Cancer treatment needs refinement. Any method aimed at treating a tumor, from extirpation to radiotherapy, requires a precise knowledge of the cancerous tumor margins so that the intervention on it may be performed in such a way that the possibilities of healing are maximised and the effects on surrounding healthy tissues are minimised. A group of researchers from the Department of Mathematics at the Universitat Jaume I in Castelló have implemented a mathematical method that is applied to medical imaging analysis, which enables to determine the margins of a tumor in the prostate, lung or bladder.
In most cases, the task of delimitating the contour of a tumor is carried out manually by a specialist. According to his or her experience, the doctor draws the perimeter within which he or she locates the cancerous tissue on an image obtained by computerised axial tomography (CAT) or magnetic resonance (MR) images. This perimeter may vary slightly depending on the professional who traces it. The method developed by the mathematicians at the UJI does away with such a great subjective variability, and enables a single, more objective and standardised confidence interval to be obtained for each tumor type and patient depending on his or her characteristics.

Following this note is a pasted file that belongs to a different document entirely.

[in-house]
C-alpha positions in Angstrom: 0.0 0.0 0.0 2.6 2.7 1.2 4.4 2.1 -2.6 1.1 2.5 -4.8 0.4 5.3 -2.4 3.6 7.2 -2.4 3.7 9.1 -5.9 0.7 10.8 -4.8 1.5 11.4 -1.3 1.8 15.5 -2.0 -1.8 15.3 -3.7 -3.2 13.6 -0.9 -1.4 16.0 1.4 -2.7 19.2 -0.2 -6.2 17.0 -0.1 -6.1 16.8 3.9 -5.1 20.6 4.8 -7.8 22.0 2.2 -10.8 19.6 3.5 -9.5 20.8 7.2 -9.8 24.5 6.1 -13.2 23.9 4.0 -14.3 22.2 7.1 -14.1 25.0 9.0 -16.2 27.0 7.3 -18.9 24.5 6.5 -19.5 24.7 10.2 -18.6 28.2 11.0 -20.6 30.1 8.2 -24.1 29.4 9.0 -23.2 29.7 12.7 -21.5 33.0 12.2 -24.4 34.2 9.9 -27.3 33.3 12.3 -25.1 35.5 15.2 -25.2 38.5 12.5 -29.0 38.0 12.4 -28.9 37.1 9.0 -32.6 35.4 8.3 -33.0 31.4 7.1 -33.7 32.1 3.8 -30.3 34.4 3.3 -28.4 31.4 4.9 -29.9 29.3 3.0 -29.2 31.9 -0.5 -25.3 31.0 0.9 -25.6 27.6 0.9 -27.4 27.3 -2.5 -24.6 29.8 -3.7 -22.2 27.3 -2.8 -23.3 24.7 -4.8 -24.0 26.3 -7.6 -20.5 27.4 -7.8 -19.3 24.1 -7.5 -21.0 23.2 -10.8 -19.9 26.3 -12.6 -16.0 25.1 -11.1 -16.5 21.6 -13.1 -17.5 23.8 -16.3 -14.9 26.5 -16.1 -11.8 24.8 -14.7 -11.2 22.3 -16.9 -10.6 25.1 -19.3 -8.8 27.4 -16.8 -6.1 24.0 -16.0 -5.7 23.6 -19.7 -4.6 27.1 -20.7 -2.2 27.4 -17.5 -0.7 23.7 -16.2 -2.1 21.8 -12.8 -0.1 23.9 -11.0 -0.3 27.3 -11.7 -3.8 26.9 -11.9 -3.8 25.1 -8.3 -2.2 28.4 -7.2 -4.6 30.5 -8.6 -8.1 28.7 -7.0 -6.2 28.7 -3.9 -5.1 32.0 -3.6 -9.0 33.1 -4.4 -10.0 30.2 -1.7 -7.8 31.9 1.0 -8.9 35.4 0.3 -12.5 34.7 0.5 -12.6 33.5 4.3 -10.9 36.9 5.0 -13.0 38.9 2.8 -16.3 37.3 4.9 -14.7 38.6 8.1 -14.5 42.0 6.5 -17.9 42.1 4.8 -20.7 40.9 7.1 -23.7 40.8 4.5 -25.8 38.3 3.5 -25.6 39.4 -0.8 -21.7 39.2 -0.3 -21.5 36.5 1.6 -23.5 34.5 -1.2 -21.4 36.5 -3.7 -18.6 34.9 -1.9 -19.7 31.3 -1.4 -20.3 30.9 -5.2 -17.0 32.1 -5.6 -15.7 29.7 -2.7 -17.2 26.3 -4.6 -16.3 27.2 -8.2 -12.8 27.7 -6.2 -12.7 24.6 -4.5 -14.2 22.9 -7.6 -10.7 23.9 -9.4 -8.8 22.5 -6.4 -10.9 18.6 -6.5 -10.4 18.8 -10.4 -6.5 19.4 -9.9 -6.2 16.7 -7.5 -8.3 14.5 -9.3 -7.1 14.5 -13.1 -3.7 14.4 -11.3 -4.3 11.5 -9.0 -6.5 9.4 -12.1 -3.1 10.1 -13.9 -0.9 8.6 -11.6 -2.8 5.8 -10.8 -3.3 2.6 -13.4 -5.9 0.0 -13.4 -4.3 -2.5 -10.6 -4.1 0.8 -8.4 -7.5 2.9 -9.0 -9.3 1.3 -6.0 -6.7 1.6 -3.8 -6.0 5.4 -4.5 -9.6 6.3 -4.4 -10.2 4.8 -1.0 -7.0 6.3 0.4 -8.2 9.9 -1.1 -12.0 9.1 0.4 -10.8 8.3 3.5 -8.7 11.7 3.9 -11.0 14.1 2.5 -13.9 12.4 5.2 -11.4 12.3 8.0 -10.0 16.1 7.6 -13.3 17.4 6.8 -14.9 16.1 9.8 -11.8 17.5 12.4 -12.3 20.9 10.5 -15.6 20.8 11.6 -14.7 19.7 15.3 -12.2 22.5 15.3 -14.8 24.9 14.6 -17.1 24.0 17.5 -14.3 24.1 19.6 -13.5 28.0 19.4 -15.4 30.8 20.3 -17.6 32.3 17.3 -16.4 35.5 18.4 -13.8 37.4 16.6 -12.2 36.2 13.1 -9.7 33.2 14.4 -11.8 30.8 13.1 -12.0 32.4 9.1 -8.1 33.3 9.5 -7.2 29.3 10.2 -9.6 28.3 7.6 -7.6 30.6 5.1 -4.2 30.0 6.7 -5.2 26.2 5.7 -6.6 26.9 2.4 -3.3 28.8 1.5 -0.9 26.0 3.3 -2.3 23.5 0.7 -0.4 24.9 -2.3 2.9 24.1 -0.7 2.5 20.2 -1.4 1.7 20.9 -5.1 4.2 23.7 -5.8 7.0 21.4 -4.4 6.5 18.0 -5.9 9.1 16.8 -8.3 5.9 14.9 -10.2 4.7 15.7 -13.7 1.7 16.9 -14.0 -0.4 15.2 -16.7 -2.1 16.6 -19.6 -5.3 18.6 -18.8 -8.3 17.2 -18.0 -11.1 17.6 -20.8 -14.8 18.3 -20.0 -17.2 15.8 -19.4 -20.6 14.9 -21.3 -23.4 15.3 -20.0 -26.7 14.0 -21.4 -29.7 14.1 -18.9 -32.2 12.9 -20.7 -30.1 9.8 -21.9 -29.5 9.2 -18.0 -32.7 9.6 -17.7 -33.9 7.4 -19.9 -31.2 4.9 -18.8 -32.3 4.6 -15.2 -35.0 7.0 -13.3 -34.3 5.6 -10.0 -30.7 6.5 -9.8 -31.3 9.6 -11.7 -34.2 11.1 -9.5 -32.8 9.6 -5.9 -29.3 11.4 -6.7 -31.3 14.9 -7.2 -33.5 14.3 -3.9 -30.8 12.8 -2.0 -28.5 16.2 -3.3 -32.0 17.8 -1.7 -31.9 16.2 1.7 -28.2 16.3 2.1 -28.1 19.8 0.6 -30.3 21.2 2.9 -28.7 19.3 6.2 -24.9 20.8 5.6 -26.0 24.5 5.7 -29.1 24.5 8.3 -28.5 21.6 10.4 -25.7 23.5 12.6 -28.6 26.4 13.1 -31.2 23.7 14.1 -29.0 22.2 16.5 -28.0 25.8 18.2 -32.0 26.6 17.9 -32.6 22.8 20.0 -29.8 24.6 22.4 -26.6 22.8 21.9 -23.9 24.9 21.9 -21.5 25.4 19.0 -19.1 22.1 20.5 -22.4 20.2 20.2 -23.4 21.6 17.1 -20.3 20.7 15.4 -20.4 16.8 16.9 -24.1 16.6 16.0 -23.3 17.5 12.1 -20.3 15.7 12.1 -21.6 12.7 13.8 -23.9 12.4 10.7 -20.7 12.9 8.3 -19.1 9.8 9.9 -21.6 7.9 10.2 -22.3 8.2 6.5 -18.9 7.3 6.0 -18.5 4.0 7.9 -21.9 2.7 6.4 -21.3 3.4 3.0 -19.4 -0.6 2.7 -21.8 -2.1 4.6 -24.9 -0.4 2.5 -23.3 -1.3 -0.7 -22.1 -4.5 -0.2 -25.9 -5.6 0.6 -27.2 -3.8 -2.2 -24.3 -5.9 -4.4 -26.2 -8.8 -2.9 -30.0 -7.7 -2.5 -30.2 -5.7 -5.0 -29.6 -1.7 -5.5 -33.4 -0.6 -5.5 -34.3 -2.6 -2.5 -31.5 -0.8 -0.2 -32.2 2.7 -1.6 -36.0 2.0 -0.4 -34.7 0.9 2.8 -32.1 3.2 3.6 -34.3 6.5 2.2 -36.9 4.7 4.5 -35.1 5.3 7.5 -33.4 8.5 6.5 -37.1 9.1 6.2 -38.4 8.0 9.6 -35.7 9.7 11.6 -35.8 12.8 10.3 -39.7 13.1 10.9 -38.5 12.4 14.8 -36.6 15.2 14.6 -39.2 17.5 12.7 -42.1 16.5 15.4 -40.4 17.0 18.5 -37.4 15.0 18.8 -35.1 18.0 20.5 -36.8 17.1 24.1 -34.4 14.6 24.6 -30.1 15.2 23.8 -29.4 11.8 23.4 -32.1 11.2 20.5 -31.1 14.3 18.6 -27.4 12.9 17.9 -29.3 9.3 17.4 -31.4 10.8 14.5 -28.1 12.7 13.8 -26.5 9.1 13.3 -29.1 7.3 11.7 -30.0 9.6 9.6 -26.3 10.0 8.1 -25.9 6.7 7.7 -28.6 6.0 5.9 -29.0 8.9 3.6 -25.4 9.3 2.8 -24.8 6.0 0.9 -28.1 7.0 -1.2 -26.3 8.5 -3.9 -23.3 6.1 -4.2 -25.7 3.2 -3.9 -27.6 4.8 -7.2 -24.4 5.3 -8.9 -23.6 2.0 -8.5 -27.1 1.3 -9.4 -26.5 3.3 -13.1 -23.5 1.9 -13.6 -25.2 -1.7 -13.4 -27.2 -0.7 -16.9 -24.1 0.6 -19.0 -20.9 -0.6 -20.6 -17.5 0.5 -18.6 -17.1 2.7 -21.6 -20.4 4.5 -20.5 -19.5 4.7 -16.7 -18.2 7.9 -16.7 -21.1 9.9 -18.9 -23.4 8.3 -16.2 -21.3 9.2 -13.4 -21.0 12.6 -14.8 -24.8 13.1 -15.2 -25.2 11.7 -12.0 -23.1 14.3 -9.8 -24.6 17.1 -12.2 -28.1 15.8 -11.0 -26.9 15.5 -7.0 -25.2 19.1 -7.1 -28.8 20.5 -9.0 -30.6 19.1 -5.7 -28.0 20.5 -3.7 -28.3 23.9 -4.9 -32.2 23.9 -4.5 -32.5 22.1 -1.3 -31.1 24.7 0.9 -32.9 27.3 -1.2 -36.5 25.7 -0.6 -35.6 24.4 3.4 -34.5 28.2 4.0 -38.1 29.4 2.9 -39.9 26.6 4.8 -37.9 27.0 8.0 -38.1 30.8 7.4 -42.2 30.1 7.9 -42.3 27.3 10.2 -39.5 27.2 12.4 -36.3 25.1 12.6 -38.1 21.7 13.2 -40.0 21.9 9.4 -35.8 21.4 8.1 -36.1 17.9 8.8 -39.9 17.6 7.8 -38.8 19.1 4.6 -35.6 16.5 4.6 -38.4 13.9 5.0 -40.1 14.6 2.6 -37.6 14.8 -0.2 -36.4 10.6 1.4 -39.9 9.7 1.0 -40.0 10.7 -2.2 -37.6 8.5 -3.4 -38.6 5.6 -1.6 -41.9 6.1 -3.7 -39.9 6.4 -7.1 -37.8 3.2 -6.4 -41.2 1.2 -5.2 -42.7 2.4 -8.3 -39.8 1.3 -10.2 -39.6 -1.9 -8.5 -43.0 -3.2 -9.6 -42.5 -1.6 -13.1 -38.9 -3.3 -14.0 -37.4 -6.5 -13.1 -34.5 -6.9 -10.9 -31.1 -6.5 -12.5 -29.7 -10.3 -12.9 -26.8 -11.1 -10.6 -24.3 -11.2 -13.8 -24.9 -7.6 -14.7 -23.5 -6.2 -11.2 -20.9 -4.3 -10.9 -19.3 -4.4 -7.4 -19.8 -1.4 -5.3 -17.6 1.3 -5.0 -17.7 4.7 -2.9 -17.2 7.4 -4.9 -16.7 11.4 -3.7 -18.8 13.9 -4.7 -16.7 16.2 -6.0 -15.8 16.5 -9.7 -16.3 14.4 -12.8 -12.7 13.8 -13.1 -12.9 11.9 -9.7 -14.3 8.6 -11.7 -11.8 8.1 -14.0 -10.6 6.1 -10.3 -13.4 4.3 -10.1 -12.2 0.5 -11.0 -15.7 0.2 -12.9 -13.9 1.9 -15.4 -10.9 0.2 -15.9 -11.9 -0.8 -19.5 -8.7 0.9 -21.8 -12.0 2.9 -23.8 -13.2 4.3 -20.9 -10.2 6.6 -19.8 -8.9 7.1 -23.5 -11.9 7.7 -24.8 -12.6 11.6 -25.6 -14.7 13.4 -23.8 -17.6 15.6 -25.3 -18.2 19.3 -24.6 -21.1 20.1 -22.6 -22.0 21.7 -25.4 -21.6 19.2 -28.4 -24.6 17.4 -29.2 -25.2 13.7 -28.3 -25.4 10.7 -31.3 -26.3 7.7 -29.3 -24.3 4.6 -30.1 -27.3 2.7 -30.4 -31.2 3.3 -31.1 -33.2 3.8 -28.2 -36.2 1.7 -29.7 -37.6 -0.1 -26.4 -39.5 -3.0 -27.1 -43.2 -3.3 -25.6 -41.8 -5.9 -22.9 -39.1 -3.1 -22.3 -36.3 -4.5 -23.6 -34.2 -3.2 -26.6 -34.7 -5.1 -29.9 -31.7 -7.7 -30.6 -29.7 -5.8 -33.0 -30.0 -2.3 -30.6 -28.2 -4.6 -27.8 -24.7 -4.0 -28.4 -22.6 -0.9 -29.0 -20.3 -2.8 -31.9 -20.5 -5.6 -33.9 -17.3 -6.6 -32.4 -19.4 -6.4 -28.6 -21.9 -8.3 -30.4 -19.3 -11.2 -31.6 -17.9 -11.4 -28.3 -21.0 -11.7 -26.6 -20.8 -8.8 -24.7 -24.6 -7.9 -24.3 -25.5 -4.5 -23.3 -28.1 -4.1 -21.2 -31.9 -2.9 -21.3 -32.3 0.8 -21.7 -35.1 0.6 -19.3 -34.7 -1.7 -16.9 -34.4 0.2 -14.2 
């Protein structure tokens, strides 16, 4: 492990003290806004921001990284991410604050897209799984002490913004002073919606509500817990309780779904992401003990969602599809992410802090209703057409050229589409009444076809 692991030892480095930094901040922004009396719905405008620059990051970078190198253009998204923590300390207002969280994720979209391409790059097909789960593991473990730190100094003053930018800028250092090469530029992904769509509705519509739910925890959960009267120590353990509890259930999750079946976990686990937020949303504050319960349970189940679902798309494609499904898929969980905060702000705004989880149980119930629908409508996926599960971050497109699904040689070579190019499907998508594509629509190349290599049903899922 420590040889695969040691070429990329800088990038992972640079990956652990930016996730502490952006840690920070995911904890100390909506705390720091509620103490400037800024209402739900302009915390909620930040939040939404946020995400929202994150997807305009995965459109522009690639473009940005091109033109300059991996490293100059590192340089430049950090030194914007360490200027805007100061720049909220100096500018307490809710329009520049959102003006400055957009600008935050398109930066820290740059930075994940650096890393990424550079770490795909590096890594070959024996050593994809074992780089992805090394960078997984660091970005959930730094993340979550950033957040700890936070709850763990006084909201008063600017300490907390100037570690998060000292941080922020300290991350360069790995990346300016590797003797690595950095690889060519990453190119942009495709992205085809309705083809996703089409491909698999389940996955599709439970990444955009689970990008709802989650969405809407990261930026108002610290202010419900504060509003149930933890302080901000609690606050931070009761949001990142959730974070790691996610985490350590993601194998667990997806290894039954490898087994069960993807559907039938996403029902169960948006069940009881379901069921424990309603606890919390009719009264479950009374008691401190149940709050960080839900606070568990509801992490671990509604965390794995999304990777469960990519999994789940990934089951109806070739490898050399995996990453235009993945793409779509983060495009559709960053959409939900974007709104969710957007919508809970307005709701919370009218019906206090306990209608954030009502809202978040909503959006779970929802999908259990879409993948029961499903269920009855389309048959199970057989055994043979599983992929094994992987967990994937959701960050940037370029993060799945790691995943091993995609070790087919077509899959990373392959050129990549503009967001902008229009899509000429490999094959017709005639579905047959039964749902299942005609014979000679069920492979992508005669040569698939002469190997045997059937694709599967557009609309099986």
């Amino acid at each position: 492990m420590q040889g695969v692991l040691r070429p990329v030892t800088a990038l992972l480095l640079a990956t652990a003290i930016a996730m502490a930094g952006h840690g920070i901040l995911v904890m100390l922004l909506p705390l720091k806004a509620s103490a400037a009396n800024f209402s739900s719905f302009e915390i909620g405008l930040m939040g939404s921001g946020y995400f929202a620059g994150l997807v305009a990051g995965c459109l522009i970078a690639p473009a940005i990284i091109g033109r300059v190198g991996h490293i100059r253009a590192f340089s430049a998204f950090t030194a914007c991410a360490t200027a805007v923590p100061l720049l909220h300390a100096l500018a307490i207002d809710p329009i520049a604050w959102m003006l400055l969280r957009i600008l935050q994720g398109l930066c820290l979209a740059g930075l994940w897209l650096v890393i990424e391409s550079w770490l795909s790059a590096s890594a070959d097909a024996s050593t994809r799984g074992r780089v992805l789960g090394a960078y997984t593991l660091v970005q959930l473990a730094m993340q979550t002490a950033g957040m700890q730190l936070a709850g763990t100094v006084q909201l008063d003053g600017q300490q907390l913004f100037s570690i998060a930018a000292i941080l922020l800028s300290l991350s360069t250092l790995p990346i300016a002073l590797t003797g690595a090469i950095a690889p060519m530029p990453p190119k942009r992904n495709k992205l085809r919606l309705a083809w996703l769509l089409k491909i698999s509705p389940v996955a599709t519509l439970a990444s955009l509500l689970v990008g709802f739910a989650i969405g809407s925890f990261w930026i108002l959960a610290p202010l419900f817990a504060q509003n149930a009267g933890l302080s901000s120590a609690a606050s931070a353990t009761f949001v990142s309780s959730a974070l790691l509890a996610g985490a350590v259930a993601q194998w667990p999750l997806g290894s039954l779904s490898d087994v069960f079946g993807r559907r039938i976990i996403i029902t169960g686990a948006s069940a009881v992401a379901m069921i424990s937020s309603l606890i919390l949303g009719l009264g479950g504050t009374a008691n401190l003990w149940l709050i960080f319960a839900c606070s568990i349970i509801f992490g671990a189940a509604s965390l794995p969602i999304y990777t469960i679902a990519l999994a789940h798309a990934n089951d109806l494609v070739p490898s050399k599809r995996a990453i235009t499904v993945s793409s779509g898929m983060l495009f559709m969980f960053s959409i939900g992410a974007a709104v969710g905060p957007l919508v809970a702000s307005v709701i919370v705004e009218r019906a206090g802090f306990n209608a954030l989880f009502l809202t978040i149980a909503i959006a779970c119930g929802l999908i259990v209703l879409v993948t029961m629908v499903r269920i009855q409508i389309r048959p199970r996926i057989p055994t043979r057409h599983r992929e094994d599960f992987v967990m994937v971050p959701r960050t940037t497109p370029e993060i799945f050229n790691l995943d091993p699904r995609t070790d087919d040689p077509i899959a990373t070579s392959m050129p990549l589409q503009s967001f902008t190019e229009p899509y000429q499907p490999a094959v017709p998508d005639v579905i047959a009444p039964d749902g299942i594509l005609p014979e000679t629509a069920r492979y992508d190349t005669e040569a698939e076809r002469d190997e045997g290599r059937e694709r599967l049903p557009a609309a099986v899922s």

“What we have done is to define an average and most adjusted confidence interval possible from a series of contours delineated by various professionals on one same tumor, in such a way that it only surrounds the tissue that is considered cancerous and leaves any surrounding tissue which is not to be submitted to treatment unharmed”, as Ximo Gual, the person in charge of the research, explains.
Hugo Cerdà | alfa
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